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Spokane, Washington  Est. May 19, 1883
News >  Spokane

Officer shoots, kills nursery owner, pastor

A Southern Baptist pastor and owner of a Spokane Valley plant nursery was shot and killed by a Spokane Valley police officer late Wednesday, police said. W. Scott Creach, 74, approached the police officer who had gone to his business before midnight after police had received a request for increased patrols there earlier in the day, police said. The uniformed officer was parked in an unmarked car in the empty parking lot of Creach’s businesses, the Plant Farm at 14208 E. Fourth Ave. and Creach Greenhouse adjacent to the Plant Farm. Creach, who lives next door to his nursery and has served as pastor of Greenacres Baptist Church for 40 years, approached the officer. A confrontation ensued, according to police. The officer fired his weapon, according to a news release from Spokane police spokeswoman Jennifer DeRuwe. A handgun was found on the ground next to Creach after the shooting. The request for patrols was passed along to the graveyard shift, but DeRuwe refused to say who made the request for extra patrols. Spokane police were investigating the incident under a protocol that calls for city police to investigate officer-involved incidents taking place in the Spokane County Sheriff’s Office, which staffs Spokane Valley Police. DeRuwe declined provide the officer’s name, how many shots were fired and by whom, whether the officer tried to contact the business owner prior to driving into the parking in the lot in an unmarked police car. A worker at the greenhouses said that Creach had been protecting his property for 15 years and had gone out at night to check on the land armed with a gun. “In the blink of an eye they destroyed a lot of people,” said the worker, who declined to give his name. Alan Creach, the pastor’s son, said in a statement to the media that his father had gotten up from bed and gone out to check on a vehicle and occupant parked in the lot of the Plant Farm. The father had suspected that the driver of the vehicle was a prowler, he said. “We have suffered a terrible tragedy,” Alan Creach said. “”We are going to miss him.” Alan Creach later declined a request for an interview. Creach’s wife said she heard three shots, but a neighbor across the street said he heard only one shot, Alan Creach said in his statement to the media early Thursday morning. The neighbor said that when he moved into the neighborhood, Creach stopped by to introduce himself. “He was a great guy,” the neighbor said. A witness to the investigation said that while officers were investigating, Alan Creach emerged from the family home and was yelling about how his father’s body had been left in the parking lot for several hours. The body remained in the lot until 6 a.m. Detectives routinely take several hours to investigate a death scene before they allow the county medical examiner to remove a body. An autopsy Thursday showed that Creach died of gunshot wound to his chest. Another nursery worker, who did not give her name, said she was incredulous over the incident. “He gets shot on his own property?” she asked. Known as Pastor Scott, Creach founded Greenacres Baptist Church in 1971. Located at 18620 E. Sprague Ave., the church has about 300 members. A prayer service was held there at 7 a.m. with about 20 church members attending, said a church member who declined to give his name. “He was a good friend,” the man said as he stopped from mowing the church lawn. Spokane Valley Police Chief Rick Van Leuven declined to comment about any aspect of the investigation. However, he recently provided information to the Spokane Valley City Council showing that burglaries in July had nearly doubled compared to the same month in 2009. And, reports of car prowling have jumped from 63 last July to 156 this year. “We establish hot spots of areas where there is a concentration of incidents of crime that occurs,” Van Leuven said. “Based on that, we try to proactively police those areas.” The area where the shooting took place is located in one of those designated “hot spots” established by the department’s criminal analysis team. “Of course they concern me,” Van Leuven said of the growing numbers of property crimes. “We actively try to work … those areas where we have identified increased rates of burglaries and car prowling.” People who knew Creach were driving by the nursery and the church. One man left five ears of corn next to the Plant Farm sign and planter in front of the business. “He’s been in the Valley forever, a great farmer,” said Delores Nichols, who was with a friend in front of the nursery. “We all bought plants here all of the time.” Rev. Bill Dropko, fellowship pastor at Greenacres Christian Church, said Creach was unable to attend pastor fellowship meetings because he was too busy trying to run the businesses. “He was a very busy man,” Dropko said. Alan Creach had taken charge of the business recently. Garden writer Pat Munts whose articles appear in The Spokesman-Review said Creach raised high quality plants for years. “He did a lot for the community,” she said, describing his death as a tragedy. “He was an institution,” she said.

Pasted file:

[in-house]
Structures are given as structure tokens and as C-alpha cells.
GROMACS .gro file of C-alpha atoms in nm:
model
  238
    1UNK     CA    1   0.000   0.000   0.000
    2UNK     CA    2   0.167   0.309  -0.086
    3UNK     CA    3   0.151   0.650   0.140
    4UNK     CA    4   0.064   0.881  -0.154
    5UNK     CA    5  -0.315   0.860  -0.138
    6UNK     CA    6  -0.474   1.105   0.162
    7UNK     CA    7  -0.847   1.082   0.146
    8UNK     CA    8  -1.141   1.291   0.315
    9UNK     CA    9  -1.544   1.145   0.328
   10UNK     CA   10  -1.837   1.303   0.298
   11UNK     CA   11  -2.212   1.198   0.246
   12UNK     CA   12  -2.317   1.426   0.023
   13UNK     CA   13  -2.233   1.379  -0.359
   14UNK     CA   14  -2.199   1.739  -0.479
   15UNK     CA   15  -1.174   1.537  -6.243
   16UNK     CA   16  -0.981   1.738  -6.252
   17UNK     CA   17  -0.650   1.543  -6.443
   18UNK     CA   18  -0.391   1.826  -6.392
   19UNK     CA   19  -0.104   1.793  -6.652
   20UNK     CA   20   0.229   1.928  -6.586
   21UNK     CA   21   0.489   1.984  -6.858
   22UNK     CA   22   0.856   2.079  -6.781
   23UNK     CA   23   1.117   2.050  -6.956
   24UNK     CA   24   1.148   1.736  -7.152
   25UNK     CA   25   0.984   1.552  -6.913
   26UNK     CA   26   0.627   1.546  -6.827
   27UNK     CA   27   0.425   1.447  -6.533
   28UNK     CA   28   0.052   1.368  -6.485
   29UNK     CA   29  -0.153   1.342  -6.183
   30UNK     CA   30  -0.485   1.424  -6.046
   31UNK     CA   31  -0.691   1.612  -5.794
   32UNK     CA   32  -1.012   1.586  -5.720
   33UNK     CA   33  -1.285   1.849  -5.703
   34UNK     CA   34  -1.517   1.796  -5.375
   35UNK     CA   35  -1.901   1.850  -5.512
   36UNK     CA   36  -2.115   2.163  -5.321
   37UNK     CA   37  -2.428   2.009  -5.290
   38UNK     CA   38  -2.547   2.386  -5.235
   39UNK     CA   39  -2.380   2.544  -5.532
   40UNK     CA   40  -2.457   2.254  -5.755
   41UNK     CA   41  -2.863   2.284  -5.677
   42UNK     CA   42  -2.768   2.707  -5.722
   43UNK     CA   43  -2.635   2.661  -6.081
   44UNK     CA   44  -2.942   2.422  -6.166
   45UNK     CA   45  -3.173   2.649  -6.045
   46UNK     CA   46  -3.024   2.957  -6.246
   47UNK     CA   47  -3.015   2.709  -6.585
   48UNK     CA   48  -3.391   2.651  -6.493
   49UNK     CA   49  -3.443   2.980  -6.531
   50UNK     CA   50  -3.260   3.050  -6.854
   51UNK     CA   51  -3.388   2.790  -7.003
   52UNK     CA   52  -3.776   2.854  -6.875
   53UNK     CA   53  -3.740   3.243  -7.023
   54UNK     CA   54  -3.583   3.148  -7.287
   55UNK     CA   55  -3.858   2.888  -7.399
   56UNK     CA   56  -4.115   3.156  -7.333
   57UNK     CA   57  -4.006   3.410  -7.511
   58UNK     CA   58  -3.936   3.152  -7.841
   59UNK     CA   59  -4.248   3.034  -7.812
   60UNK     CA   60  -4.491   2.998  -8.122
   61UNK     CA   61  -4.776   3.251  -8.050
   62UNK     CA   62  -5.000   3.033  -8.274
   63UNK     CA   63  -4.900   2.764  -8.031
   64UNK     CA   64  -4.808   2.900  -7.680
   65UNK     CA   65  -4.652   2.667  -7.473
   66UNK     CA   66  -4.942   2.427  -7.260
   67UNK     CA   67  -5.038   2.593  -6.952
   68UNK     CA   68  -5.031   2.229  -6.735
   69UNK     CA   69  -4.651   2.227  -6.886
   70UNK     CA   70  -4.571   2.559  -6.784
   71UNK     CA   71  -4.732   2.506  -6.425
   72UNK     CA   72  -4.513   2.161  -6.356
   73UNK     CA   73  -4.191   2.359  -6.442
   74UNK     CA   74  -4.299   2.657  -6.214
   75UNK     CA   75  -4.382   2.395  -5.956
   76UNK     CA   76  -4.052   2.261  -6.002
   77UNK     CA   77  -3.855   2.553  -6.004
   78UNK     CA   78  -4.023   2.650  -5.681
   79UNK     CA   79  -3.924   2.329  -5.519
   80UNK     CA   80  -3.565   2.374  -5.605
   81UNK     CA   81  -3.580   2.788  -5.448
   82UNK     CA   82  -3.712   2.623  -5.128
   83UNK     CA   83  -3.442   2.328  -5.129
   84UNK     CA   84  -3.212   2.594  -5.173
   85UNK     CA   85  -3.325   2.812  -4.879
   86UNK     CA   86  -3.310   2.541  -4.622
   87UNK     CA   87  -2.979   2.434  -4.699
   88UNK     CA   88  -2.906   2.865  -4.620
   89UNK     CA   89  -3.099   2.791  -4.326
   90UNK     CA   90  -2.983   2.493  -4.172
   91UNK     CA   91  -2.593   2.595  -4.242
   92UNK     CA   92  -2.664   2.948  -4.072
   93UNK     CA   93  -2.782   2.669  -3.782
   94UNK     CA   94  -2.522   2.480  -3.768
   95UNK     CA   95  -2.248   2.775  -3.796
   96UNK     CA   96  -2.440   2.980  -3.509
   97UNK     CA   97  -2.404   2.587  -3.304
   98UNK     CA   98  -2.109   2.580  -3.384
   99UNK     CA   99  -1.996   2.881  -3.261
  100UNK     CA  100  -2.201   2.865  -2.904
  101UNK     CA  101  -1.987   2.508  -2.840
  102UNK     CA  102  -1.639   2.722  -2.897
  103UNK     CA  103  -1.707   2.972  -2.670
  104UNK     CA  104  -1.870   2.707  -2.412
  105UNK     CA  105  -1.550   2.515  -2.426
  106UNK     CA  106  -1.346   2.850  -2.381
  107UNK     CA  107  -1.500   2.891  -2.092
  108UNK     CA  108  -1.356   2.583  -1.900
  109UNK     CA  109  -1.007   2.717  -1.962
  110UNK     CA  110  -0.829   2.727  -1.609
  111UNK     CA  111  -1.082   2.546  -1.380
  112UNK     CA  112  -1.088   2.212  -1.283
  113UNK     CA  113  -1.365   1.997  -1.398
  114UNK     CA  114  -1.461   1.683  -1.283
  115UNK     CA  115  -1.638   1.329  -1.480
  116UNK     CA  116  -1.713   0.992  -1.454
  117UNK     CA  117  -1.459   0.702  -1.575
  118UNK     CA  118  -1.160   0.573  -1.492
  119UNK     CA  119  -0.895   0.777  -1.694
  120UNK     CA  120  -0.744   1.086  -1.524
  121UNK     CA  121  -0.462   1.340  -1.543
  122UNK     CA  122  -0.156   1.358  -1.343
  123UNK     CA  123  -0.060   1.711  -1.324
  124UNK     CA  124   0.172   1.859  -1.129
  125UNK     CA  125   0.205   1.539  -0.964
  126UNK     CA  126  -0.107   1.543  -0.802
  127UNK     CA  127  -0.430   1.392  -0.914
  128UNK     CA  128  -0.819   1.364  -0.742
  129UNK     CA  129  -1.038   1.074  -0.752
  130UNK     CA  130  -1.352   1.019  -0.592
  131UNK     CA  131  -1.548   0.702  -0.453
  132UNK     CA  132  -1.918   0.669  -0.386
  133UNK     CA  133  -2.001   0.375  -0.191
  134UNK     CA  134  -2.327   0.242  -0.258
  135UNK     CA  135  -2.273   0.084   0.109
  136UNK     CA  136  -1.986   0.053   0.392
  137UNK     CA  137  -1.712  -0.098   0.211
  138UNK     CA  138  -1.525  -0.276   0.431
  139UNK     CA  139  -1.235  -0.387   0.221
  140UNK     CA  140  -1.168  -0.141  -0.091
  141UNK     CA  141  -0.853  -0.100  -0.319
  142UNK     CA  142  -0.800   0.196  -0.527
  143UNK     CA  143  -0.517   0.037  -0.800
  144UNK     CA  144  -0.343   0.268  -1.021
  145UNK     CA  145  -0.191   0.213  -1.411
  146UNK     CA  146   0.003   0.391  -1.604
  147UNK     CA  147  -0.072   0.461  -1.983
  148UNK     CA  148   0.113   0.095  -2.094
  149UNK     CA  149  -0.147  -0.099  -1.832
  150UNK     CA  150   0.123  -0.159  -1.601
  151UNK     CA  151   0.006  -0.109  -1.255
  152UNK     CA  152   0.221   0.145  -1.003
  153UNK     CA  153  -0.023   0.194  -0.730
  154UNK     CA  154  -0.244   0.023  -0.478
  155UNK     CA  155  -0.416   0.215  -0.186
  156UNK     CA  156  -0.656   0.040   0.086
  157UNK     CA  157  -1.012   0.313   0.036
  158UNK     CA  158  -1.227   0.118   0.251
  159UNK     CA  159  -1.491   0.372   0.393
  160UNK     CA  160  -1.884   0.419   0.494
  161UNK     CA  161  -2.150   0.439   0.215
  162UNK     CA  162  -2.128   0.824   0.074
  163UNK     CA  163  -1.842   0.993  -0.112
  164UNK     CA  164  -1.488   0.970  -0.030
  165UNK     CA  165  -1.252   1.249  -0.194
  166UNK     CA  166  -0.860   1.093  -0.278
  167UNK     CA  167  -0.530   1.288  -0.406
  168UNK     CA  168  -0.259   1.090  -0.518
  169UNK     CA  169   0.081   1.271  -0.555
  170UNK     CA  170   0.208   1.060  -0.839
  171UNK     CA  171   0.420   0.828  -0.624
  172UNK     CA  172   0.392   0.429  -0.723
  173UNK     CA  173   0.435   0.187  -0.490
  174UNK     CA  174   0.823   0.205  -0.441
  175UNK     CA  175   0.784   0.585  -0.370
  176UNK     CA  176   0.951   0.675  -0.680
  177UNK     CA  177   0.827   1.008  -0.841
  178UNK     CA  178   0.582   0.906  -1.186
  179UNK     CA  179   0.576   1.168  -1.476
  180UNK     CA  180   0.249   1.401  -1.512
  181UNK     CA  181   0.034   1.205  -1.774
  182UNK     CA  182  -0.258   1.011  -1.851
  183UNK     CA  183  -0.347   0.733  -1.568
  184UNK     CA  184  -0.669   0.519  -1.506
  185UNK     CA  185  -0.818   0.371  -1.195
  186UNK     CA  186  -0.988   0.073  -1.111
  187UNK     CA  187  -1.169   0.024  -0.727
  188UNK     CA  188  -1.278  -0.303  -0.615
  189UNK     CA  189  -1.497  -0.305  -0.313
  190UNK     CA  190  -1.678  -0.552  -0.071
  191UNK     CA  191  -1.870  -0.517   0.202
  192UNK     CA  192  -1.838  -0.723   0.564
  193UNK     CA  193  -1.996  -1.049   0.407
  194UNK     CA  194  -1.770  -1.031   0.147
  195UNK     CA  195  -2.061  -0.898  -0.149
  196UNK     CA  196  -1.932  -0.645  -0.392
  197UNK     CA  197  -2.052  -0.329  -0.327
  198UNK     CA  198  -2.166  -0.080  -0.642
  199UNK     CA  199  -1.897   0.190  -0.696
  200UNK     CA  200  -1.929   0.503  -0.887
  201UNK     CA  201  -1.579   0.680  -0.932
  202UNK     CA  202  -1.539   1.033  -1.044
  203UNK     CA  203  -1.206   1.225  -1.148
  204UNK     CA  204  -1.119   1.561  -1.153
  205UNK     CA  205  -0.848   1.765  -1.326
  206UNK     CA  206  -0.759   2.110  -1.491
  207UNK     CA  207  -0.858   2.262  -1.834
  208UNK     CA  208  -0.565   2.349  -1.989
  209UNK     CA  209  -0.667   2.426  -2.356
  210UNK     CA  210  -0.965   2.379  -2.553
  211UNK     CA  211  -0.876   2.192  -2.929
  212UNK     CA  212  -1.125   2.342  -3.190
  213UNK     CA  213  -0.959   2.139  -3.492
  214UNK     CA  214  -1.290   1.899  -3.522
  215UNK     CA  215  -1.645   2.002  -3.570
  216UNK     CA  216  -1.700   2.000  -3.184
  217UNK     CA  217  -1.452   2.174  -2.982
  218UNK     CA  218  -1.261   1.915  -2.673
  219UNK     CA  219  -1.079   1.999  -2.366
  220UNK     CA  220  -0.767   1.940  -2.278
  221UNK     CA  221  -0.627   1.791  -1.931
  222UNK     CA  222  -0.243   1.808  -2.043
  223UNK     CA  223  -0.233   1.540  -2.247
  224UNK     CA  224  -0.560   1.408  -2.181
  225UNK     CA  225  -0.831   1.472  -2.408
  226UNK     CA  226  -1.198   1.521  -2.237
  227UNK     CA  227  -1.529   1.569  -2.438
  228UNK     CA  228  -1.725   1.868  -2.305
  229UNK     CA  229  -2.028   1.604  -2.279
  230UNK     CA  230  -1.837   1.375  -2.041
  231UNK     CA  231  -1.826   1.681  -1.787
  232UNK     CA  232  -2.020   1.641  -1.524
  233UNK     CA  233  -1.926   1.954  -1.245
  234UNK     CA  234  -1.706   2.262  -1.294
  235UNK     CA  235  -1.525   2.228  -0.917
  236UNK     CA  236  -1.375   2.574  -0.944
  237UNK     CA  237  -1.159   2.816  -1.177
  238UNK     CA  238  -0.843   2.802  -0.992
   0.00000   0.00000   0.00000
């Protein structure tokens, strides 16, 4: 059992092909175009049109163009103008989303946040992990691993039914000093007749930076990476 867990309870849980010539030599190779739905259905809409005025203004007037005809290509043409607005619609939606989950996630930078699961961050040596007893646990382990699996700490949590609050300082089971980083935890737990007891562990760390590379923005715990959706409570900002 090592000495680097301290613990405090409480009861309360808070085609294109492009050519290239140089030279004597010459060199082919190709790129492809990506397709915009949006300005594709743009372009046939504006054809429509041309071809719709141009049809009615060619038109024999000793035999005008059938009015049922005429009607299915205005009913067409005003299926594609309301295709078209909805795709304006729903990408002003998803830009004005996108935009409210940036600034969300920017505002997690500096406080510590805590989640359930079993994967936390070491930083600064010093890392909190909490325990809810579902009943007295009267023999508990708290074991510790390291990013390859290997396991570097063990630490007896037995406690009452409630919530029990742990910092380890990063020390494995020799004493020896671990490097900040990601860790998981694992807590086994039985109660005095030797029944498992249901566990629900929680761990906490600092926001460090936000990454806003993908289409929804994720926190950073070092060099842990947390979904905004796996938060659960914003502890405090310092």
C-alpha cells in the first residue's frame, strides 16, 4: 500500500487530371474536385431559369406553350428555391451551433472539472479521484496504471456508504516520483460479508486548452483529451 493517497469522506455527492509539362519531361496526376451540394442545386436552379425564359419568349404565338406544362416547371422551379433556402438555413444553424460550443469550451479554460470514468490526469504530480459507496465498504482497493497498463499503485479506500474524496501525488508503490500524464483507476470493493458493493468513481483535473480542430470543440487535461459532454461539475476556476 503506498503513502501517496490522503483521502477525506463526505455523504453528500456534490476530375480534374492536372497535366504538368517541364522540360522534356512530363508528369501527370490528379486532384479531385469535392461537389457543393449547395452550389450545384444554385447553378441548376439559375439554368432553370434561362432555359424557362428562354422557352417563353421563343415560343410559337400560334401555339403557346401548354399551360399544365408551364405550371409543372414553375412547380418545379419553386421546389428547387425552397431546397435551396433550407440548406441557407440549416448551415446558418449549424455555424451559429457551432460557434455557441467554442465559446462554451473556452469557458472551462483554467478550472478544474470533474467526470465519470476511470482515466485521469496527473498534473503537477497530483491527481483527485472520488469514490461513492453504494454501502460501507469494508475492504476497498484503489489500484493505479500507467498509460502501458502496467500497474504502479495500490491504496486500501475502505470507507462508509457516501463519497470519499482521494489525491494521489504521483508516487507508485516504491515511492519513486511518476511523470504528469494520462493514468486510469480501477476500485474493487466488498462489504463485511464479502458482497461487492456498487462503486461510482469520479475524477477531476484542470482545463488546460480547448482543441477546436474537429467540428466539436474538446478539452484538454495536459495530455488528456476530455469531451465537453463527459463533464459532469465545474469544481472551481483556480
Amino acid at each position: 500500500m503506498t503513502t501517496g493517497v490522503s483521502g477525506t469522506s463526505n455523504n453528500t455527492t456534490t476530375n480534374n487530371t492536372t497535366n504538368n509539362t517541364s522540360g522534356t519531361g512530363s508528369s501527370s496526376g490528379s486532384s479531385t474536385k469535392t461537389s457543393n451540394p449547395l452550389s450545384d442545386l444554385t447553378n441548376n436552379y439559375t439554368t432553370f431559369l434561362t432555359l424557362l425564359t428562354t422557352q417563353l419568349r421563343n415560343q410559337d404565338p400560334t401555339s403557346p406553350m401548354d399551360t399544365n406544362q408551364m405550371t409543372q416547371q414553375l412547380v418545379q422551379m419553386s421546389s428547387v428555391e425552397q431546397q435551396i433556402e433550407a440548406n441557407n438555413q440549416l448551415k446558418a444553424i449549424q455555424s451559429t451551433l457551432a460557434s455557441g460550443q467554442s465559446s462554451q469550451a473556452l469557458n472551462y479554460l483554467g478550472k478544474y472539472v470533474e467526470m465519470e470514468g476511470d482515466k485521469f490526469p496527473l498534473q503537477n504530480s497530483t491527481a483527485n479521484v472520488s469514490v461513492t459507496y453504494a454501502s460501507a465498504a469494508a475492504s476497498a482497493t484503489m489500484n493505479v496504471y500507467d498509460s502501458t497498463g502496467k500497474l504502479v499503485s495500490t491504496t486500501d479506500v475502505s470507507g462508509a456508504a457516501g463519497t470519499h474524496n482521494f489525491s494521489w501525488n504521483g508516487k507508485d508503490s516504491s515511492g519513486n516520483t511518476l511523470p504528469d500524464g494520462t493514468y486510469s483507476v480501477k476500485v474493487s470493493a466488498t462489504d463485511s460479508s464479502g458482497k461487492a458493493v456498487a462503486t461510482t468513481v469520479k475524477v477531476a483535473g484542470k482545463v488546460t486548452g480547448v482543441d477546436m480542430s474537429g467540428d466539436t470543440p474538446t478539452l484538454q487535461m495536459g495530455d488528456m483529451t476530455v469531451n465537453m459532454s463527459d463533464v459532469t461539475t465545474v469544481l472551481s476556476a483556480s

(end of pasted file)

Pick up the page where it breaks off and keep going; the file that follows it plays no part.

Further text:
Reporter Thomas Clouse contributed to this report
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